Yes, it’s true — the average Japanese worker clocks a quixotic number of hours at the workplace in their lifetime, enough to cause your average Non-Japanese to heave in disbelief and breathe a sigh of relief with the knowledge that they work elsewhere. The proverbial hard slog is quite possibly nowhere more apparent in the modern world today than here in the land where the sun rises and sets while the workers are still punched in. I had heard the rumours and humoured warnings of such before accepting this position, but felt confident that I, a somewhat hard-working and diligent individual, could handle it, if only for a year or year and a bit. I was also willing to accept the position as a means to administering what offered to be an interesting anthropological study into the possible reasoning for such absurd hours spent in the workplace and other such idiosyncrasies of corporate Japan. I wondered whether managers could be caught reading the morning paper through to the crossword before jotting a quick memo and calling it a day, the boss nicking off for a cheeky 8-hour “business lunch” with high-powered friends or employees napping on the job, keyboard a makeshift headrest, endless lines of “code, boss…” scrolling down the monitor. Some of this, curiously enough, does hold true, though no doubt to be found in workplaces all over the world. Yet the ever-comical scene of a Japanese worker, driven to the bone and deprived of sleep, nodding off on the train or, as above, on the job (one colleague just the other day quite nearly came up with a nasty bump after losing no trivial a battle with exhaustion and head-butting her desk) is a strikingly common one in Tokyo. Not to be confused with another rather amusing performance of theatrical comedy, that of the pie-eyed, dark-suited robotic creatures attempting composure on the last train home, limbs flaying like a drugged-up beetle on it’s back on a hot car roof.
Now that I am operating on the inside and get to see an example of the reality for myself, I have started to uncover issues that may give reason to, yet not necessarily justify, the horrendous work hours in Tokyo. Endless monotonous meetings spring to mind, which seem often to be called with the aim of merely discussing matters before coming to the sole conclusion that another meeting will be necessary at a later date, whereby discussions may continue. Not only do these meetings produce little more than minutes which read like a doodle pad in a public phone booth, but they often commence at or after the end of the regular working day, running late into the night or wee hours. Coming out of such sessions drained and with the knowledge that you’ve missed your last train and lost all of your friends does little to boost morale or afford one to place much confidence in the efficiency of such a system.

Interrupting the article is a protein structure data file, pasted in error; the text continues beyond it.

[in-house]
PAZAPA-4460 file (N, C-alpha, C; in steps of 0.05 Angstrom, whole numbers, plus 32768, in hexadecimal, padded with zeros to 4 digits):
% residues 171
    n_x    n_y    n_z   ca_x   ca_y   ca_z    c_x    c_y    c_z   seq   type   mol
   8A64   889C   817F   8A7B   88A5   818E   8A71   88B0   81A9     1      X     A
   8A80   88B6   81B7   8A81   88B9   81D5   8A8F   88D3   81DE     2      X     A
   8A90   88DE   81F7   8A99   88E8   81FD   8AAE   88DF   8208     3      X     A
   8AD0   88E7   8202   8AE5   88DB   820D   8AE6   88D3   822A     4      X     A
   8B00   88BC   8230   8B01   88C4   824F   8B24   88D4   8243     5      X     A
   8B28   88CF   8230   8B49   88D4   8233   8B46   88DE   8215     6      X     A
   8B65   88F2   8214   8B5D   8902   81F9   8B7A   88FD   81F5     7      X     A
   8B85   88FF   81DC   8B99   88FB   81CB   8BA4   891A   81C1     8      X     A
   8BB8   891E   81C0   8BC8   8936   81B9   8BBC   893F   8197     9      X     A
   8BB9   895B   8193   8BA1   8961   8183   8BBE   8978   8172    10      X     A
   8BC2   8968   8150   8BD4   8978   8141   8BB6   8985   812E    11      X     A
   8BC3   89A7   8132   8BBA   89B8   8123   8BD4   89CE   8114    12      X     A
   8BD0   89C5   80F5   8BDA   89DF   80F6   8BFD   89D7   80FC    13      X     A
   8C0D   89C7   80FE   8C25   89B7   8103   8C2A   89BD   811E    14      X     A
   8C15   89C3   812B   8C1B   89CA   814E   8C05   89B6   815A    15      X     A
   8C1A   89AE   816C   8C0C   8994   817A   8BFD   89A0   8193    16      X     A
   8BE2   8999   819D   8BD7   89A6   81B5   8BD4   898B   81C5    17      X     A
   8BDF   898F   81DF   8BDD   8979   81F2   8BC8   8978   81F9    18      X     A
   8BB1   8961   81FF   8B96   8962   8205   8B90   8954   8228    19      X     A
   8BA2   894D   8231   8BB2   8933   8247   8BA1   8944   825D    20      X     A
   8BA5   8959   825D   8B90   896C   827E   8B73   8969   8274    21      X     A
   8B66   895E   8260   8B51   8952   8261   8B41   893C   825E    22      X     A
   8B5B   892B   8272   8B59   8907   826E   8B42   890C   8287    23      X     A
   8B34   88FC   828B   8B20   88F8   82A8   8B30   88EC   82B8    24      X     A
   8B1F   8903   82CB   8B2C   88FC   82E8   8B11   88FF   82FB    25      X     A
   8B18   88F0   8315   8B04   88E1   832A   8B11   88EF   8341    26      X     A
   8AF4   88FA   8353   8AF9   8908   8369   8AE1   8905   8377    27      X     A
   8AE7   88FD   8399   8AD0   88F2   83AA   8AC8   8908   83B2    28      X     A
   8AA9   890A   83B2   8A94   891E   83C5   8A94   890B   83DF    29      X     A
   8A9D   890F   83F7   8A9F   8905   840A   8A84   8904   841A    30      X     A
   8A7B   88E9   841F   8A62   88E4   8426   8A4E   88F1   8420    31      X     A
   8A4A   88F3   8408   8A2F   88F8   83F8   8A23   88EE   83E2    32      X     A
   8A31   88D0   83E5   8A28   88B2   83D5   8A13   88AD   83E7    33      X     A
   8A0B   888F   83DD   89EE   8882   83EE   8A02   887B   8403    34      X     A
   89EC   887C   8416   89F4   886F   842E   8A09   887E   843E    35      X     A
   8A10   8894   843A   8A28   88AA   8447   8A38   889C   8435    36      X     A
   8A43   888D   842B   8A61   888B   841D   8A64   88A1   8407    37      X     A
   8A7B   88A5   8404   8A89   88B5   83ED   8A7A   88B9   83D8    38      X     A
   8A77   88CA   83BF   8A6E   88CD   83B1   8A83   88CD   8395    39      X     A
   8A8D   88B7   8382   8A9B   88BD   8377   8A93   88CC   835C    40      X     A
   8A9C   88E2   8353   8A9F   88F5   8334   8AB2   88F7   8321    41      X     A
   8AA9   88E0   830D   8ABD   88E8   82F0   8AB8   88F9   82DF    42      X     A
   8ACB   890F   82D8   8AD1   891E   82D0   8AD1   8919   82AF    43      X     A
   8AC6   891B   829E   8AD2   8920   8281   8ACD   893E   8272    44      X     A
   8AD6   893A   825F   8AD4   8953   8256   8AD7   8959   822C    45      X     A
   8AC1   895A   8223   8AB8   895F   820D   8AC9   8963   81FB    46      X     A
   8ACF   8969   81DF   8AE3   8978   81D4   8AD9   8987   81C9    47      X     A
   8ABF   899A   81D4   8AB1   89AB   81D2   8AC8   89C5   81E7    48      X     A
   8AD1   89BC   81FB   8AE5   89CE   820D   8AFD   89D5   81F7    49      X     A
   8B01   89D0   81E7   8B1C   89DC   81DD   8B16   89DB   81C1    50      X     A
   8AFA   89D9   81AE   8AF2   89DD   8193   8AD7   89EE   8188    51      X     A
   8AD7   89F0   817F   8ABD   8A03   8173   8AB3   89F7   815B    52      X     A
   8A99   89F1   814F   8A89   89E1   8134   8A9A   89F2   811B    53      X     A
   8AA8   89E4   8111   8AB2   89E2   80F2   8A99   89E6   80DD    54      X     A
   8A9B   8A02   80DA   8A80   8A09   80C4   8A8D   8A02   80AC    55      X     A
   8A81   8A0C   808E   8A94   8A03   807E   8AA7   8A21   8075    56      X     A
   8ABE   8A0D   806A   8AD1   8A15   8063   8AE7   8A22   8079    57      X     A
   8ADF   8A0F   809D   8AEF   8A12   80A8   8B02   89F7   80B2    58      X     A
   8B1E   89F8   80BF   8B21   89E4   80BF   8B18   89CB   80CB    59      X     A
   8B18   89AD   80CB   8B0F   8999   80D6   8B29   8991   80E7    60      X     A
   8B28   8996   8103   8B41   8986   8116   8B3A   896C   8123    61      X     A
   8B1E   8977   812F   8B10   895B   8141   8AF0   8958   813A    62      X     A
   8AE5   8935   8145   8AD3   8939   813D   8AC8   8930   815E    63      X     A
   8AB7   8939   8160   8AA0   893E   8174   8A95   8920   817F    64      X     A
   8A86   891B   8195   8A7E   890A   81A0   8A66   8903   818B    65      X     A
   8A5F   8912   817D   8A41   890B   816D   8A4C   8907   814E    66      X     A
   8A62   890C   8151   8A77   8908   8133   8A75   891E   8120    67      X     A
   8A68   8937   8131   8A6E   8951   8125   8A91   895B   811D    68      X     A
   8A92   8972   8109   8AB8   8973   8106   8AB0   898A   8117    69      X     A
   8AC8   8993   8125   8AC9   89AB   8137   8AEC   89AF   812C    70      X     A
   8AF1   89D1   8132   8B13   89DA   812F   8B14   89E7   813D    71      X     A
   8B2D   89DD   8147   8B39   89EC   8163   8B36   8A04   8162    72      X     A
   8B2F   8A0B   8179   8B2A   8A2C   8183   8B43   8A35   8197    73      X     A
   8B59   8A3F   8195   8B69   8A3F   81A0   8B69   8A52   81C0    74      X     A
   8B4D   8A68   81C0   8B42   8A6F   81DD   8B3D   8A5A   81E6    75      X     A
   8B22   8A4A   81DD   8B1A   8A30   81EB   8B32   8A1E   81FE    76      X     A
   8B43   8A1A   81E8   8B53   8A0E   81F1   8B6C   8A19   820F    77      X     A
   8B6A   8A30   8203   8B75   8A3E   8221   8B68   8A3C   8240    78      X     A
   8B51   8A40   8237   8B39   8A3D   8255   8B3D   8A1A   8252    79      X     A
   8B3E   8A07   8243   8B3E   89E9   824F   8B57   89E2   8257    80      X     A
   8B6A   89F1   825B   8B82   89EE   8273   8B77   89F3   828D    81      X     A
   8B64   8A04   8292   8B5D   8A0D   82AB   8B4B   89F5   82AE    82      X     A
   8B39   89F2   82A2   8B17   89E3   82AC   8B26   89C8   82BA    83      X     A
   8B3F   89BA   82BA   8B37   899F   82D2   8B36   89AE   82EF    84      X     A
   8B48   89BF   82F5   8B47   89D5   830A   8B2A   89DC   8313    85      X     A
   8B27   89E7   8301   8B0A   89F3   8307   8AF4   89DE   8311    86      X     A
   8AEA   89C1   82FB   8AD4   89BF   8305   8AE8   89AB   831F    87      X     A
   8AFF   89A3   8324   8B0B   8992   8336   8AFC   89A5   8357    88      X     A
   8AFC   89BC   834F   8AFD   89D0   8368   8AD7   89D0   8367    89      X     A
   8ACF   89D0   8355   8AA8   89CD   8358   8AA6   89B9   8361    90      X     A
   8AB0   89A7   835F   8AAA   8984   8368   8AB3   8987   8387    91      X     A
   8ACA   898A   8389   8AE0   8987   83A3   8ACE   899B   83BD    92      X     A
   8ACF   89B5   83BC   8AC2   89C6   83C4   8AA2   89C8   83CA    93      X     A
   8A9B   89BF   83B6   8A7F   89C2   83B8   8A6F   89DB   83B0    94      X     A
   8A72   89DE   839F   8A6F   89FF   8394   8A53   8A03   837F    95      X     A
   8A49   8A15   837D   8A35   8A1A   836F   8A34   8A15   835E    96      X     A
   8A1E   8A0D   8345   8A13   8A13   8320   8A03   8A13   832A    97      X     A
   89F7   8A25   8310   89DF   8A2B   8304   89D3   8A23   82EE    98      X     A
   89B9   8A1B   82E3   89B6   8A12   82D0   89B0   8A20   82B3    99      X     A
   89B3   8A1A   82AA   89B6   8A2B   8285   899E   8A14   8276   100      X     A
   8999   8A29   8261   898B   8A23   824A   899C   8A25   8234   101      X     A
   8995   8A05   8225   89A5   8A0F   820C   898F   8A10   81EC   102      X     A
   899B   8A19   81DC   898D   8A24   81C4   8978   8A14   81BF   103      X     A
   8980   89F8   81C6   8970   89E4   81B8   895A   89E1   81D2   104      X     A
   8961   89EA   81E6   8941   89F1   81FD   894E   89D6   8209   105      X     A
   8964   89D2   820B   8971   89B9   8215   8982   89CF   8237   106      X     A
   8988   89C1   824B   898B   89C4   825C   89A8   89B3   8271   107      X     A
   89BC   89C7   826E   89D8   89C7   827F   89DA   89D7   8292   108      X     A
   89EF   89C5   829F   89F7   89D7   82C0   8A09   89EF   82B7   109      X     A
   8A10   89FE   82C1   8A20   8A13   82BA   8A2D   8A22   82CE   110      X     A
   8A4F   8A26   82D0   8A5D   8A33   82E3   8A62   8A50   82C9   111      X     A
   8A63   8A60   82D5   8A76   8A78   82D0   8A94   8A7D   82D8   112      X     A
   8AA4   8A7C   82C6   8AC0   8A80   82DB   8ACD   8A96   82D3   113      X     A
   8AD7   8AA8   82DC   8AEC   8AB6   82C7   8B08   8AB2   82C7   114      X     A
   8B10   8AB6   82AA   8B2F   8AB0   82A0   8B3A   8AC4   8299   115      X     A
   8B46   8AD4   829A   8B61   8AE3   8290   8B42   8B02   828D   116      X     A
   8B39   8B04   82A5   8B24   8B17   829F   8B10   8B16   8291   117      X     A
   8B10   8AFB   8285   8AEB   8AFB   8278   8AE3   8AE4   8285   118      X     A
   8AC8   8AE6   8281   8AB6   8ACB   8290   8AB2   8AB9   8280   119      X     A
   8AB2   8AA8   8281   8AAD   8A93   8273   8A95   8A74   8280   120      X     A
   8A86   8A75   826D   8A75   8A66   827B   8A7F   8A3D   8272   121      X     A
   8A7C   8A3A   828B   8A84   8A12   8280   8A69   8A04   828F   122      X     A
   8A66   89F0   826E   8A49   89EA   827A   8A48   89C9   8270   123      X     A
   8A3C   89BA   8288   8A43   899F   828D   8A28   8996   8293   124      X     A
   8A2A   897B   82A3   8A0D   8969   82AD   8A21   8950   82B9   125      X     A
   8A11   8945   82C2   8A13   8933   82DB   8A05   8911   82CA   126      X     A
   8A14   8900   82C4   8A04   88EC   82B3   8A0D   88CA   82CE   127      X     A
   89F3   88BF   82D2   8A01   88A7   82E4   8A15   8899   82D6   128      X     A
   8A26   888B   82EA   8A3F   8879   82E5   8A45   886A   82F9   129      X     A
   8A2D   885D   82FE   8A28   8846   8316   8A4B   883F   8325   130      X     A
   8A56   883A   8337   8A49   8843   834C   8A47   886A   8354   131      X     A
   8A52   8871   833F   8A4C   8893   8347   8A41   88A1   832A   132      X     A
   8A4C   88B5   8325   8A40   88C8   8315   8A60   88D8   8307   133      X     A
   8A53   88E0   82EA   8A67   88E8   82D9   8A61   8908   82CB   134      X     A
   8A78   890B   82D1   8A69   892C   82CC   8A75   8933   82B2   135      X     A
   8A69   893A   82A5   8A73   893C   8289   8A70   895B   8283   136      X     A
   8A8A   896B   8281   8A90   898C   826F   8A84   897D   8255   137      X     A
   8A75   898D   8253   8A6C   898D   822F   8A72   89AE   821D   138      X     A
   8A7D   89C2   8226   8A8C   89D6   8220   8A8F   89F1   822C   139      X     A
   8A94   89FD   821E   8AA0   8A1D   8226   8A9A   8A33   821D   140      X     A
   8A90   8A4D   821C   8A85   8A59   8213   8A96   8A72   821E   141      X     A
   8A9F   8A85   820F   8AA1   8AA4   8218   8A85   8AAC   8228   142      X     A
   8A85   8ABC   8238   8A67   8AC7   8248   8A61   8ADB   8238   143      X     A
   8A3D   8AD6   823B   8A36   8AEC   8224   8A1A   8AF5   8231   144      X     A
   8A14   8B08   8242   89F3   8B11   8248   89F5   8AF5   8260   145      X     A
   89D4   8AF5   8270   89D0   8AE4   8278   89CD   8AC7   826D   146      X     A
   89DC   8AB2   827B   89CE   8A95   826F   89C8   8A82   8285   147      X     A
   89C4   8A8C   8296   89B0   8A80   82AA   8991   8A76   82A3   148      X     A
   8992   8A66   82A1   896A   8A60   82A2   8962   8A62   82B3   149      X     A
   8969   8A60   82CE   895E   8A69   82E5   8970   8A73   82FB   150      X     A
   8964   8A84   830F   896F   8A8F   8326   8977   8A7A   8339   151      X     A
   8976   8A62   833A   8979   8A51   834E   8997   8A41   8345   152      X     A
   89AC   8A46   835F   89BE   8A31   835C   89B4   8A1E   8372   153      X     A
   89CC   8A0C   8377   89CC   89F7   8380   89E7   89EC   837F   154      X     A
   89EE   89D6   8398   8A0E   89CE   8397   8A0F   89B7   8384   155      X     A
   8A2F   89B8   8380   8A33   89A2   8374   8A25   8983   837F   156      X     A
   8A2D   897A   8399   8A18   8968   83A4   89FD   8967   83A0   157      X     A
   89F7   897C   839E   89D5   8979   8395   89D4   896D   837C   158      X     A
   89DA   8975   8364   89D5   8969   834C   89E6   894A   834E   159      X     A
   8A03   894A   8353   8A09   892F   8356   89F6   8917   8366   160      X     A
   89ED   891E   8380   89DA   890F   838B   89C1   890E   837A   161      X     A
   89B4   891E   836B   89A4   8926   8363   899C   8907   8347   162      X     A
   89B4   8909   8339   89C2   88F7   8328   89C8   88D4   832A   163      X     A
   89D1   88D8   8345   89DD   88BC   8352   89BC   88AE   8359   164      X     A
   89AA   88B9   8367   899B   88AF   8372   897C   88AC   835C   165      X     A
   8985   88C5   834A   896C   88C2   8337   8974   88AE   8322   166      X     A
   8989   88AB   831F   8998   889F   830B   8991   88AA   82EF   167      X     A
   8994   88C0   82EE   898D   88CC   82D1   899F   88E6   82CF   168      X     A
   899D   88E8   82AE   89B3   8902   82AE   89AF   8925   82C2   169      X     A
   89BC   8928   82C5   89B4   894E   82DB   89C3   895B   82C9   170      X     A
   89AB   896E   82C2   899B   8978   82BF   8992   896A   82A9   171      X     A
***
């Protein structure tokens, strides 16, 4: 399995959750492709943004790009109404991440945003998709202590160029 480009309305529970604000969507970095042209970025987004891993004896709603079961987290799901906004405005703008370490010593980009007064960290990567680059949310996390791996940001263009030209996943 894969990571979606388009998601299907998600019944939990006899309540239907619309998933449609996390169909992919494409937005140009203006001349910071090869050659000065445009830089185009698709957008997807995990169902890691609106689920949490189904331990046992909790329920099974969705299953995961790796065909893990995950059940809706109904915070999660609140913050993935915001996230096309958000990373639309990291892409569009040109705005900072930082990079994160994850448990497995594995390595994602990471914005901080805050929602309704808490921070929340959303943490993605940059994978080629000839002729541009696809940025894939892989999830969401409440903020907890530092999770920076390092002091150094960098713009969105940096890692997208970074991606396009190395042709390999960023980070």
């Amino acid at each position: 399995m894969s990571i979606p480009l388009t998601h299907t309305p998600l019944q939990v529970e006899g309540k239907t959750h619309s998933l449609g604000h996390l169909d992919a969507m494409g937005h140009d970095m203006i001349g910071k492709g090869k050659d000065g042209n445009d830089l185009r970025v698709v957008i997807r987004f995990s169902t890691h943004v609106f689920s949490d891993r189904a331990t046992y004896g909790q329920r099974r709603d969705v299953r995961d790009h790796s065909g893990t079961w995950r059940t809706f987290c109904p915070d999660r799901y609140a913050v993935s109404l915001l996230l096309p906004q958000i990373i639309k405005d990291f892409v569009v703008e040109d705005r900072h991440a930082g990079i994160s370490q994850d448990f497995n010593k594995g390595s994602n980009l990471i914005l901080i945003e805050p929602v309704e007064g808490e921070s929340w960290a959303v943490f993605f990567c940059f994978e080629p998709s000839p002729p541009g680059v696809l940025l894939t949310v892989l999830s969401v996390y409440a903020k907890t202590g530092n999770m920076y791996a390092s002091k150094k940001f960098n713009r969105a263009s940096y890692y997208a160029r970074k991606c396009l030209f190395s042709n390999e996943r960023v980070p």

The worker is pushed to limits in Japan like cattle in Argentina, sheep in New Zealand, bovine in the streets of Madrid. Pushed beyond humanitarian limits in an alarming number of cases worthy of a call to the boss’ mum. Though, to be fair, it is often not the boss to be blamed for the bullying, but the traditional system in place in Japan which people seem all-too willing to accept. All in the name of production, that for which post-War Japan has become renowned the world over. Irrefutably, in the past 50 years Japan has achieved unquestionable progress — but to what end and at what cost? I would query the lack of picketing were it a country where people frequently picket. Alas, here in Japan, laborious work schedules are an established way of life.